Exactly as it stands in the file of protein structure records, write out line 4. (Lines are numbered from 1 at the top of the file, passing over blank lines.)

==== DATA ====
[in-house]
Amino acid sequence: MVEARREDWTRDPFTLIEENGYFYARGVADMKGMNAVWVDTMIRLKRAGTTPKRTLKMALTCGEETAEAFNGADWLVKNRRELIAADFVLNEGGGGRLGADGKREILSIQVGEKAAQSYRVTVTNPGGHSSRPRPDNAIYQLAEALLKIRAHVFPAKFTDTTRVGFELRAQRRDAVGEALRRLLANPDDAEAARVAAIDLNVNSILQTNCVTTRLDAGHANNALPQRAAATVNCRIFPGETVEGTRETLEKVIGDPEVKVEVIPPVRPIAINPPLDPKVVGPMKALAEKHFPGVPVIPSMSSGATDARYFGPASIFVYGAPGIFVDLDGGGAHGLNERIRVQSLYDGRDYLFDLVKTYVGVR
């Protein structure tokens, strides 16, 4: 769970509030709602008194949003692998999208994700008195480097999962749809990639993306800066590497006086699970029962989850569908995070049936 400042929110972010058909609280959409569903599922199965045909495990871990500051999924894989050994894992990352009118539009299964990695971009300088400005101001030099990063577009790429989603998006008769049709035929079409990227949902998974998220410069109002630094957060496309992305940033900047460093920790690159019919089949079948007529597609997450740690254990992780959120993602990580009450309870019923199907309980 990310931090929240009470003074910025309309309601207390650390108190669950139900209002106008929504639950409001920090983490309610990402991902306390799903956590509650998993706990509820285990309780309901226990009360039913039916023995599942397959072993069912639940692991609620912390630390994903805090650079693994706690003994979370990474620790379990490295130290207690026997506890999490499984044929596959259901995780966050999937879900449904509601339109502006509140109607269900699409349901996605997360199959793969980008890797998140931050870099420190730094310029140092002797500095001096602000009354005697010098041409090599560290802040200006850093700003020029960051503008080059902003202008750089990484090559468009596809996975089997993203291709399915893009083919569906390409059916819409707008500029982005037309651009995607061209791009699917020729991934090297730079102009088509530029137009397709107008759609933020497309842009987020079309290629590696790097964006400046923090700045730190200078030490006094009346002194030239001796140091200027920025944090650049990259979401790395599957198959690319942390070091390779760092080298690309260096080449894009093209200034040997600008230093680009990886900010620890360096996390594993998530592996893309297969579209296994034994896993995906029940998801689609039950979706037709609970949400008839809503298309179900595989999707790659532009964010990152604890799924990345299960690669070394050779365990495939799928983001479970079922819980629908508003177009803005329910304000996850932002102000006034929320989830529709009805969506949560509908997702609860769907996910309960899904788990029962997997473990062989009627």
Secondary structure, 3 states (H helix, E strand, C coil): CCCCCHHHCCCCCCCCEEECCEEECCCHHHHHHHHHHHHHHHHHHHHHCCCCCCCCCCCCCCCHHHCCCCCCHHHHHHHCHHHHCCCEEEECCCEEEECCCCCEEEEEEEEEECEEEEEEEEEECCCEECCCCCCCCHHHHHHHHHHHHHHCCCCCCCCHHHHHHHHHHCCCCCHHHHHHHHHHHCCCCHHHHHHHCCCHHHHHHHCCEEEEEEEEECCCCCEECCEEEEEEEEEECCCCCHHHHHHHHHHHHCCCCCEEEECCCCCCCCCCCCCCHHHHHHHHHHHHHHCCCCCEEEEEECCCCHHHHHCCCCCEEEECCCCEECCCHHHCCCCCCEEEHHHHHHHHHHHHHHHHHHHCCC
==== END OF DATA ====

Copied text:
Secondary structure, 3 states (H helix, E strand, C coil): CCCCCHHHCCCCCCCCEEECCEEECCCHHHHHHHHHHHHHHHHHHHHHCCCCCCCCCCCCCCCHHHCCCCCCHHHHHHHCHHHHCCCEEEECCCEEEECCCCCEEEEEEEEEECEEEEEEEEEECCCEECCCCCCCCHHHHHHHHHHHHHHCCCCCCCCHHHHHHHHHHCCCCCHHHHHHHHHHHCCCCHHHHHHHCCCHHHHHHHCCEEEEEEEEECCCCCEECCEEEEEEEEEECCCCCHHHHHHHHHHHHCCCCCEEEECCCCCCCCCCCCCCHHHHHHHHHHHHHHCCCCCEEEEEECCCCHHHHHCCCCCEEEECCCCEECCCHHHCCCCCCEEEHHHHHHHHHHHHHHHHHHHCCC